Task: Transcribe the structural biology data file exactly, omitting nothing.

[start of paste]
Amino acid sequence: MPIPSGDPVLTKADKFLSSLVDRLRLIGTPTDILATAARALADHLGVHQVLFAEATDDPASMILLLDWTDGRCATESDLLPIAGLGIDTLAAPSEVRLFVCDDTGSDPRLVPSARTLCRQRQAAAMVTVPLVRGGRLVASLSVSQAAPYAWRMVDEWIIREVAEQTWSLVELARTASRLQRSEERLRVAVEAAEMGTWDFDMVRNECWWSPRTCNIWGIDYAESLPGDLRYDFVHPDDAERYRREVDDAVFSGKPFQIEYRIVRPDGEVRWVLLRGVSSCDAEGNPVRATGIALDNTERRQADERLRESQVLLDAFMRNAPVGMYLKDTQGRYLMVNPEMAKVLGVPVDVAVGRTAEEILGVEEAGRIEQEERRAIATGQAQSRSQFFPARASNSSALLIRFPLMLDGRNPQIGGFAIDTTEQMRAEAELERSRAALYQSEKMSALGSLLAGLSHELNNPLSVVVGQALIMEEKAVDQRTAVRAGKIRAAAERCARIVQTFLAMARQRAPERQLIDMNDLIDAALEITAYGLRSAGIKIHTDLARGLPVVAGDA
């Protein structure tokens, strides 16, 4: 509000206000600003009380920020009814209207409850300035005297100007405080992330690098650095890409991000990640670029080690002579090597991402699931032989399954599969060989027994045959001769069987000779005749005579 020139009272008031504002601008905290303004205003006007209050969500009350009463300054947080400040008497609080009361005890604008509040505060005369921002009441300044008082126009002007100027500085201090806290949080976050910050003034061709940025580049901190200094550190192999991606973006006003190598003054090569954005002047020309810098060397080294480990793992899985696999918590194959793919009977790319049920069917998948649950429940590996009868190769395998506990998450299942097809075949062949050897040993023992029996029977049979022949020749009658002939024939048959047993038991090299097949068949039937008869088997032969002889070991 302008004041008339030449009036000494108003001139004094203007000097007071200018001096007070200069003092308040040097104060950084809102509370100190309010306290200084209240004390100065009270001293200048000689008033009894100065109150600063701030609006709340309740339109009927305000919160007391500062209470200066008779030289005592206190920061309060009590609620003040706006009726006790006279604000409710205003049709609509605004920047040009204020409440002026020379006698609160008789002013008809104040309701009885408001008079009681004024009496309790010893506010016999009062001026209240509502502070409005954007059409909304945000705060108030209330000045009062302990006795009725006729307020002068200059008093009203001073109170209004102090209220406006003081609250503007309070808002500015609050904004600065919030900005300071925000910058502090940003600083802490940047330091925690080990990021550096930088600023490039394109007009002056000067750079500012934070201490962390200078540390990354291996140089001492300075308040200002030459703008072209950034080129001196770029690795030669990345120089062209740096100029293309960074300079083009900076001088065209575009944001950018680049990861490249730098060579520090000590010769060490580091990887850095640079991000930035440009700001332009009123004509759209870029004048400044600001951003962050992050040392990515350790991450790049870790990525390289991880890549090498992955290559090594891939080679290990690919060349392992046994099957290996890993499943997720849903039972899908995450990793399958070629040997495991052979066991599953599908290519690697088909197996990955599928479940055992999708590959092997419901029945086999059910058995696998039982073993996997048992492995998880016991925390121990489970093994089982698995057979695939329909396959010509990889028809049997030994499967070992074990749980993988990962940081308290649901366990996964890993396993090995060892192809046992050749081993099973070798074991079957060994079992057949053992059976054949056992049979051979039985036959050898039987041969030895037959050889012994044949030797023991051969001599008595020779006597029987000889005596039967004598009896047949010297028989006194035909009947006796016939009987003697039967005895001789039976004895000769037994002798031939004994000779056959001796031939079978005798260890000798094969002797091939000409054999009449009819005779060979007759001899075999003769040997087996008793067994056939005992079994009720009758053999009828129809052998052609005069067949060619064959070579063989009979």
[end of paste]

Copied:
Amino acid sequence: MPIPSGDPVLTKADKFLSSLVDRLRLIGTPTDILATAARALADHLGVHQVLFAEATDDPASMILLLDWTDGRCATESDLLPIAGLGIDTLAAPSEVRLFVCDDTGSDPRLVPSARTLCRQRQAAAMVTVPLVRGGRLVASLSVSQAAPYAWRMVDEWIIREVAEQTWSLVELARTASRLQRSEERLRVAVEAAEMGTWDFDMVRNECWWSPRTCNIWGIDYAESLPGDLRYDFVHPDDAERYRREVDDAVFSGKPFQIEYRIVRPDGEVRWVLLRGVSSCDAEGNPVRATGIALDNTERRQADERLRESQVLLDAFMRNAPVGMYLKDTQGRYLMVNPEMAKVLGVPVDVAVGRTAEEILGVEEAGRIEQEERRAIATGQAQSRSQFFPARASNSSALLIRFPLMLDGRNPQIGGFAIDTTEQMRAEAELERSRAALYQSEKMSALGSLLAGLSHELNNPLSVVVGQALIMEEKAVDQRTAVRAGKIRAAAERCARIVQTFLAMARQRAPERQLIDMNDLIDAALEITAYGLRSAGIKIHTDLARGLPVVAGDA
């Protein structure tokens, strides 16, 4: 509000206000600003009380920020009814209207409850300035005297100007405080992330690098650095890409991000990640670029080690002579090597991402699931032989399954599969060989027994045959001769069987000779005749005579 020139009272008031504002601008905290303004205003006007209050969500009350009463300054947080400040008497609080009361005890604008509040505060005369921002009441300044008082126009002007100027500085201090806290949080976050910050003034061709940025580049901190200094550190192999991606973006006003190598003054090569954005002047020309810098060397080294480990793992899985696999918590194959793919009977790319049920069917998948649950429940590996009868190769395998506990998450299942097809075949062949050897040993023992029996029977049979022949020749009658002939024939048959047993038991090299097949068949039937008869088997032969002889070991 302008004041008339030449009036000494108003001139004094203007000097007071200018001096007070200069003092308040040097104060950084809102509370100190309010306290200084209240004390100065009270001293200048000689008033009894100065109150600063701030609006709340309740339109009927305000919160007391500062209470200066008779030289005592206190920061309060009590609620003040706006009726006790006279604000409710205003049709609509605004920047040009204020409440002026020379006698609160008789002013008809104040309701009885408001008079009681004024009496309790010893506010016999009062001026209240509502502070409005954007059409909304945000705060108030209330000045009062302990006795009725006729307020002068200059008093009203001073109170209004102090209220406006003081609250503007309070808002500015609050904004600065919030900005300071925000910058502090940003600083802490940047330091925690080990990021550096930088600023490039394109007009002056000067750079500012934070201490962390200078540390990354291996140089001492300075308040200002030459703008072209950034080129001196770029690795030669990345120089062209740096100029293309960074300079083009900076001088065209575009944001950018680049990861490249730098060579520090000590010769060490580091990887850095640079991000930035440009700001332009009123004509759209870029004048400044600001951003962050992050040392990515350790991450790049870790990525390289991880890549090498992955290559090594891939080679290990690919060349392992046994099957290996890993499943997720849903039972899908995450990793399958070629040997495991052979066991599953599908290519690697088909197996990955599928479940055992999708590959092997419901029945086999059910058995696998039982073993996997048992492995998880016991925390121990489970093994089982698995057979695939329909396959010509990889028809049997030994499967070992074990749980993988990962940081308290649901366990996964890993396993090995060892192809046992050749081993099973070798074991079957060994079992057949053992059976054949056992049979051979039985036959050898039987041969030895037959050889012994044949030797023991051969001599008595020779006597029987000889005596039967004598009896047949010297028989006194035909009947006796016939009987003697039967005895001789039976004895000769037994002798031939004994000779056959001796031939079978005798260890000798094969002797091939000409054999009449009819005779060979007759001899075999003769040997087996008793067994056939005992079994009720009758053999009828129809052998052609005069067949060619064959070579063989009979």